NEW DELHI: The CSR Leadership Series with Nayan Mitra promises to surprise every time. So, now we have a true humanitarian who has served the country not only in her official capacity in the Indian Administrative Service (IAS), but, also later, spearheading one of the key challenges of India – Skill Development as the CEO of the Tech Mahindra Foundation.
In this interview, Dr. Loveleen Kacker, CEO of Tech Mahindra Foundation speaks of the nature of work that has been done in this sector by the Foundation, the challenges faced, the organizational structure that facilitate the work, the implementation partners that are key in implementation, the importance of cluster development, social return on investment and some shared memories.
Tech Mahindra Foundation has been doing some commendable work in the area of Skill Development. Can you tell us more about it?
We began working in skill development in 2012, even before the Skill India mission was launched. SMART (Skills for Market Training) first started in Delhi and Hyderabad with three centres. Today, we are running 100 SMART centres in 11 cities across India. Our aim has always been to scale up without compromising on the quality of training delivered. We have never chased numbers for the sake of it. We went slow initially, and invested extensively in curriculum development and training our trainers. Today that hard work is paying off.
While doing this work at the grassroots level, what are the three main challenges that you have faced?
There are multiple challenges in the skill development sector at operational and conceptual levels both. At an operational level, it’s difficult to get quality trainers and retain them. It is a challenge to find trainers outside cities.
At a conceptual level, we need to reexamine whether the current model of short term, free skill development courses are delivering long term value, both to employers and to the beneficiaries. It takes a long time to develop soft skills. When the duration of training is too short, and quality not sufficiently high, job retention becomes an issue.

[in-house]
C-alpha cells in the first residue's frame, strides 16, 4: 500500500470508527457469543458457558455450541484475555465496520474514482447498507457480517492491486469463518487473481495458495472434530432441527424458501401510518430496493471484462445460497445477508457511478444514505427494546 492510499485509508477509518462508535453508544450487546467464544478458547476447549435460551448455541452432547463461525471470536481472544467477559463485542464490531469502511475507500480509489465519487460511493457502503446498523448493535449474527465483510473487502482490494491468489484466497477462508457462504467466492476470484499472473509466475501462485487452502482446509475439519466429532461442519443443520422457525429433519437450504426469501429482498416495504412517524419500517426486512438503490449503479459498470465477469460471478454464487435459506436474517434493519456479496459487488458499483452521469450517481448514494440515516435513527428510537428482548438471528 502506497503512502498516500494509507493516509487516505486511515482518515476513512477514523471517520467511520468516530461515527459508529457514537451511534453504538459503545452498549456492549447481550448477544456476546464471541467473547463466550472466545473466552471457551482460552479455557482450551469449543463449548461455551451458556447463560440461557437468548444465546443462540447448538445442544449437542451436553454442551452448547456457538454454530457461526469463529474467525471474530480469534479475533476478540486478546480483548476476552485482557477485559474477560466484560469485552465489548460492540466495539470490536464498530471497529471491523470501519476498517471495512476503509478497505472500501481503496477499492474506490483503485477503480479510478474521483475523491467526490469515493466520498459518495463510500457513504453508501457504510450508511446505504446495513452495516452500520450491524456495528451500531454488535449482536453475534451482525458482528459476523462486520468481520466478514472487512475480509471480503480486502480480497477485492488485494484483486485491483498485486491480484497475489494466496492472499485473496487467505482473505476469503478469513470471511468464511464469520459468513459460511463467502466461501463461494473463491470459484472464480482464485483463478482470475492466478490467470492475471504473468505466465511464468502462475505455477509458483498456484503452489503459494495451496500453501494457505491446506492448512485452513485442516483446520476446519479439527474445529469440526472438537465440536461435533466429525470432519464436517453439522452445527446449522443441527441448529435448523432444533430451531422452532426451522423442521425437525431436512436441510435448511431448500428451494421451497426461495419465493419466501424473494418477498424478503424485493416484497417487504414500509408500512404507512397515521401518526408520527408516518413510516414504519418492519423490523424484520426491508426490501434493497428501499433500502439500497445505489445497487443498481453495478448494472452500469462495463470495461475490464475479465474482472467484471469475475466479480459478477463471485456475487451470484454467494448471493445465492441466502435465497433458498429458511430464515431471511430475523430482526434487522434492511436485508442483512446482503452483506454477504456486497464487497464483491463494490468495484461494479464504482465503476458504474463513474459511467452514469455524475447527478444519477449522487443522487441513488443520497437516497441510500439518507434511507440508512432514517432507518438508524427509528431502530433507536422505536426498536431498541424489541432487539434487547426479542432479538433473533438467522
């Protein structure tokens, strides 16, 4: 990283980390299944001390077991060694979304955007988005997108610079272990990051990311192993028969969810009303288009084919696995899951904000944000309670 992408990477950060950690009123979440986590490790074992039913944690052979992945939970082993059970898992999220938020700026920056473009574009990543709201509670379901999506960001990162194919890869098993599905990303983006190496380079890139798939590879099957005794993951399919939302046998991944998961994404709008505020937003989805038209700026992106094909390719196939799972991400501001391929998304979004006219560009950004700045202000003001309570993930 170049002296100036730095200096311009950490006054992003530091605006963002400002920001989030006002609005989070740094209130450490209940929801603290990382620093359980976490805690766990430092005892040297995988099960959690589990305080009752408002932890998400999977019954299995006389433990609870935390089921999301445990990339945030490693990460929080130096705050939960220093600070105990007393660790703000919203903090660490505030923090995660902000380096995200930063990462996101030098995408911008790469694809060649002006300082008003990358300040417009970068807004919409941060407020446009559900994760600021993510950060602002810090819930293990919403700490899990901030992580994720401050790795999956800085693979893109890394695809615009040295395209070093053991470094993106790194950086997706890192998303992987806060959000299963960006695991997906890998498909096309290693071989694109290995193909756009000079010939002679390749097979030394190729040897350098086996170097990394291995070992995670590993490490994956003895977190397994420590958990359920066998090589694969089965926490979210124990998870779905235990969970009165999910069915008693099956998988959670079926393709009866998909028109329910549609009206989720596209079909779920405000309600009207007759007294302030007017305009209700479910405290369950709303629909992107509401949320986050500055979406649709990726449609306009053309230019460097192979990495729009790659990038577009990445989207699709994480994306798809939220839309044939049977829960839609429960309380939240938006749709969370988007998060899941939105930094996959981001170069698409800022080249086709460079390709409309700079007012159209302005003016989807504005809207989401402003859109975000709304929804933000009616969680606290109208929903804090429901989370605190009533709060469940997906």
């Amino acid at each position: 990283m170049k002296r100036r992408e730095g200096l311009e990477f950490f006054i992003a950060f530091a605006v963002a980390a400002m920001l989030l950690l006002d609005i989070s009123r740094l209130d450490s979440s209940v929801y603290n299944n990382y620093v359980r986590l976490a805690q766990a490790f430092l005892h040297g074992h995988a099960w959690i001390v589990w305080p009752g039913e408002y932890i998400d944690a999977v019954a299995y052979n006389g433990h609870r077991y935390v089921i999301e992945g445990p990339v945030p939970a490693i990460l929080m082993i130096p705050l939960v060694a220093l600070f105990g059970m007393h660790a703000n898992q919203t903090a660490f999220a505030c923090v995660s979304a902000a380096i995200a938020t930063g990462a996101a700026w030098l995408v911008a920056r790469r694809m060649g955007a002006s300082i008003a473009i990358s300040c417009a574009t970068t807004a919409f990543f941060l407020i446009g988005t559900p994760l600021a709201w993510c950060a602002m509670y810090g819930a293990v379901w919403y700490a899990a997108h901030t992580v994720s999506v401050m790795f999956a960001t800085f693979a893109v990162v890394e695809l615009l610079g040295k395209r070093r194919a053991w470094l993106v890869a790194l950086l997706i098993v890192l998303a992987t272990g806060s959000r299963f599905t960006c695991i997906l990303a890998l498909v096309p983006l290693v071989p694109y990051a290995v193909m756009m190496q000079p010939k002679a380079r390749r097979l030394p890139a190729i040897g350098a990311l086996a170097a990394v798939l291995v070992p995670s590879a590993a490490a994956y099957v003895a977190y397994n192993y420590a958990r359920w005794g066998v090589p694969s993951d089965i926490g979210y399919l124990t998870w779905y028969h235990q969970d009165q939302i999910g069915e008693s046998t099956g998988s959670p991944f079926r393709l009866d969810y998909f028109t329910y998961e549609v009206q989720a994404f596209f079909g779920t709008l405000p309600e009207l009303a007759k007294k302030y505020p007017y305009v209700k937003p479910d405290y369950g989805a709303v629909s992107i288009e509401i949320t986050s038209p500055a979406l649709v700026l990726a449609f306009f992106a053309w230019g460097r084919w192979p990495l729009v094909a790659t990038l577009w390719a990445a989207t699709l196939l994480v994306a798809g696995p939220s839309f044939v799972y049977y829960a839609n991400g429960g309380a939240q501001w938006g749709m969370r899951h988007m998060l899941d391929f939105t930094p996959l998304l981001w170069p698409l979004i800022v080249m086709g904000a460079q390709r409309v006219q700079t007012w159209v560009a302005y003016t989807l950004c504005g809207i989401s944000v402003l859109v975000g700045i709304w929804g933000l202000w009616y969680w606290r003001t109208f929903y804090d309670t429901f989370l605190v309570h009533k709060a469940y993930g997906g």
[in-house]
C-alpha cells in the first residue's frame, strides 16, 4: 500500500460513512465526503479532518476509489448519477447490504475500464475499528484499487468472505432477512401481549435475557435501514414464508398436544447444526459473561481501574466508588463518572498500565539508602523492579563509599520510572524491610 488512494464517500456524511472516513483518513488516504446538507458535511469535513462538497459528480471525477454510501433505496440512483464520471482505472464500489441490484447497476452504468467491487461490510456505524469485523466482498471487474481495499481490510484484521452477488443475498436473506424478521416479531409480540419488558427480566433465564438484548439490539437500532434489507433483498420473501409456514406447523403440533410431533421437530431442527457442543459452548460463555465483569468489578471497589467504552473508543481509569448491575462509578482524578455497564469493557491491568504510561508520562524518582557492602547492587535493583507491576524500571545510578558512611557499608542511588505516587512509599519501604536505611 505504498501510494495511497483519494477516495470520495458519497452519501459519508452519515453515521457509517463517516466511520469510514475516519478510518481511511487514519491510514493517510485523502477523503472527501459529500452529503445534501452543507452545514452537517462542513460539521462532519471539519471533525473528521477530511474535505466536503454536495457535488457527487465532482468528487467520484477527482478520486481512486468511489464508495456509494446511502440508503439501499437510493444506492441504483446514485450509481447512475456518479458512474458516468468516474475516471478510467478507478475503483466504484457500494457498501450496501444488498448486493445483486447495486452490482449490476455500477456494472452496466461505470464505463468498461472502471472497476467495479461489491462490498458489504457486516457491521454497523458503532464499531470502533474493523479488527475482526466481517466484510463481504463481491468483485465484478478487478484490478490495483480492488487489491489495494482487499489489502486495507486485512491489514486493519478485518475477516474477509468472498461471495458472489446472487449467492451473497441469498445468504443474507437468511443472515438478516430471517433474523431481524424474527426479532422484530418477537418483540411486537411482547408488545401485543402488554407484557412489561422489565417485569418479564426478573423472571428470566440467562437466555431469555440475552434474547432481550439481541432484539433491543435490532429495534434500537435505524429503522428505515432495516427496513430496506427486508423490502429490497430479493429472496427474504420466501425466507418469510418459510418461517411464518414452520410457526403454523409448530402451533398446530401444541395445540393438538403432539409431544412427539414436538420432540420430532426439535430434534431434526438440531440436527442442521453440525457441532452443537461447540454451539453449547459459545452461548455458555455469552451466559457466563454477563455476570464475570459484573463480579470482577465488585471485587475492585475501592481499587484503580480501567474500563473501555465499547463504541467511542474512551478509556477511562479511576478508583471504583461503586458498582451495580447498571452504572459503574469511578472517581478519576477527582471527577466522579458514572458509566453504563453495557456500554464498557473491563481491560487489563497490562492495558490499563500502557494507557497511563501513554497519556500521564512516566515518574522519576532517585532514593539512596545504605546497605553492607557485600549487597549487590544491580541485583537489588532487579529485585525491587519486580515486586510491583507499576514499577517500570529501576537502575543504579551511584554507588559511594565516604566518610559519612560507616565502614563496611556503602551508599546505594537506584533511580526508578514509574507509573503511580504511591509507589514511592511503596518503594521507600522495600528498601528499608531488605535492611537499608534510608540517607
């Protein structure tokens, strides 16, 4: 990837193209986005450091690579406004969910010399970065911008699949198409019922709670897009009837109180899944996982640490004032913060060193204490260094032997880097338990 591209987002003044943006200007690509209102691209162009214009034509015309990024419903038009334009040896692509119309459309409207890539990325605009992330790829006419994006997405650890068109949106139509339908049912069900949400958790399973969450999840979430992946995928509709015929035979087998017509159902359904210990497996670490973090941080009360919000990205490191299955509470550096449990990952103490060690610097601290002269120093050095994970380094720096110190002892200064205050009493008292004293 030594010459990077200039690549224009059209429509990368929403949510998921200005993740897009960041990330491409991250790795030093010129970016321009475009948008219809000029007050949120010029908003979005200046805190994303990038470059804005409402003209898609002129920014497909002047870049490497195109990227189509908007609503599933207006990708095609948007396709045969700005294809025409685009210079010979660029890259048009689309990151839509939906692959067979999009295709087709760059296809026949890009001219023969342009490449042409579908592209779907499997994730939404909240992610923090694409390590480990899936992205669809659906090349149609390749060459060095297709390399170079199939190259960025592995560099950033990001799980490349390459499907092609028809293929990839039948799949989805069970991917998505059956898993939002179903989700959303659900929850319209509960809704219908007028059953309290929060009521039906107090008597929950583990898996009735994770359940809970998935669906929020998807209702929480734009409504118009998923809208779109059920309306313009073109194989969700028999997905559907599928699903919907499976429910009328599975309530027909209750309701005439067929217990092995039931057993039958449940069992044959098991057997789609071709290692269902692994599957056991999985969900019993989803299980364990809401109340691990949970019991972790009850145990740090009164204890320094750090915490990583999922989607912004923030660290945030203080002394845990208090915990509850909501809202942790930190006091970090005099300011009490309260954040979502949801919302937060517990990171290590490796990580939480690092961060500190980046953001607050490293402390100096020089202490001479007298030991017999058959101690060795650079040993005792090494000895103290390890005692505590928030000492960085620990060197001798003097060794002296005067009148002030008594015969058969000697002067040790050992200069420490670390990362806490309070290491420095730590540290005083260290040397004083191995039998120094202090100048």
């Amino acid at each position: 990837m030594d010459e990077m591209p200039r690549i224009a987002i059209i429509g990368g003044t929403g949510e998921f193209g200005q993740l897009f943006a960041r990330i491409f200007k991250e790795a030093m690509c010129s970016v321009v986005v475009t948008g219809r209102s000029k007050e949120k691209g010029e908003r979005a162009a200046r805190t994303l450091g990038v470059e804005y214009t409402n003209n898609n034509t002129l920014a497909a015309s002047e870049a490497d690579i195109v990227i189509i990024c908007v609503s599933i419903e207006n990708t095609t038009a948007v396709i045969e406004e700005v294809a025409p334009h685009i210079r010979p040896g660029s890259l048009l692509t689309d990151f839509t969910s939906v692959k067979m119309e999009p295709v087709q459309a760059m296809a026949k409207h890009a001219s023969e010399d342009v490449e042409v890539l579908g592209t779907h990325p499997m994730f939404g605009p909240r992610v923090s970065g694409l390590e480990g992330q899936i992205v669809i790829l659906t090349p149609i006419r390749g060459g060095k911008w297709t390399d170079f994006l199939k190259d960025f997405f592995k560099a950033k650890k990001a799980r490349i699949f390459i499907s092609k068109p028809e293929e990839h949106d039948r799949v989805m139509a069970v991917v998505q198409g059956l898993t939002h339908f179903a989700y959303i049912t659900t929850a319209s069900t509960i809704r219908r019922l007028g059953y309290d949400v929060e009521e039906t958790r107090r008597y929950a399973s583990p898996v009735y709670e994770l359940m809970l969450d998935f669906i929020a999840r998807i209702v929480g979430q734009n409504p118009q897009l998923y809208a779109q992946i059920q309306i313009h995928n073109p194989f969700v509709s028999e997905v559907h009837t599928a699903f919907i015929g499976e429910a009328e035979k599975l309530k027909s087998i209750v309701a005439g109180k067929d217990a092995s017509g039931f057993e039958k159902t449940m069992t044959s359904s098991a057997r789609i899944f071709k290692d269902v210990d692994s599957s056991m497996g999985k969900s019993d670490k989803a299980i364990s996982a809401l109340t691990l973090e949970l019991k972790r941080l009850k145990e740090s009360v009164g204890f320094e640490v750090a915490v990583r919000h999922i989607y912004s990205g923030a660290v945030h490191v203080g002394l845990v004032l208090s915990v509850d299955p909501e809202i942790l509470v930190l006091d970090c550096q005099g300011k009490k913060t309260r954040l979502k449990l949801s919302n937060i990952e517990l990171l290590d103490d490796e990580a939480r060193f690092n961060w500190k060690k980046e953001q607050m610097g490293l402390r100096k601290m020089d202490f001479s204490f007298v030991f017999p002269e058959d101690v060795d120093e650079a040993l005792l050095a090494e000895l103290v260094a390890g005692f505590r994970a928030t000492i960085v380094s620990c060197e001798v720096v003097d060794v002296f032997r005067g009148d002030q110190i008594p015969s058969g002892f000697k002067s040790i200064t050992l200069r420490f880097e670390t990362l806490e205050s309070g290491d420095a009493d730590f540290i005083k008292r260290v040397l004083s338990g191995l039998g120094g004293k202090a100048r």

Thirdly, skill development needs to be industry-led. It is essential to build in backward linkages, and have a closed loop model where employer requirements dictate skill development. This will help ensure that trainings are in sync with industry needs. We have made it a point to build industry partnerships to overcome this particular challenge in SMART.
What kind of organisational structure do you have to support such a huge project?
Tech Mahindra Foundation has a team strength of over 100 strong. Each city has an associate dedicated to managing SMART. Additionally, they are supported by the head office in Delhi. All of this though, is held together by well-thought out SOPs which are the backbone of the programme. We have procedures in place right from mobilisation, to admissions to assessments and finally placement. We are also selective when choosing our partners, we work hard to bring them on the same page as us, and we also support them in capacity building. Additionally, we use technology to make things easier – our curricula are shared on tablets, a real time MIS keeps track of every single student enrolled.
Who are your external implementing partners?
We have knowledge partners, and we have our training partners. We work with more than 70 implementing partners across the country. This is in addition to consulting with the industry about training and ensuring our curricula are up to date with sector requirements.
What is the importance of cluster development in skill training?
Cluster development is the answer to targeted skilling and job retention. It ensures that students get and retain jobs. It makes sense to set up a vocational training to cater to the needs of the local economy. What’s the point in doing something which won’t generate local employment or help youth seize local opportunities? If we adopt a market-led approach to skill development, cluster development is the logical end.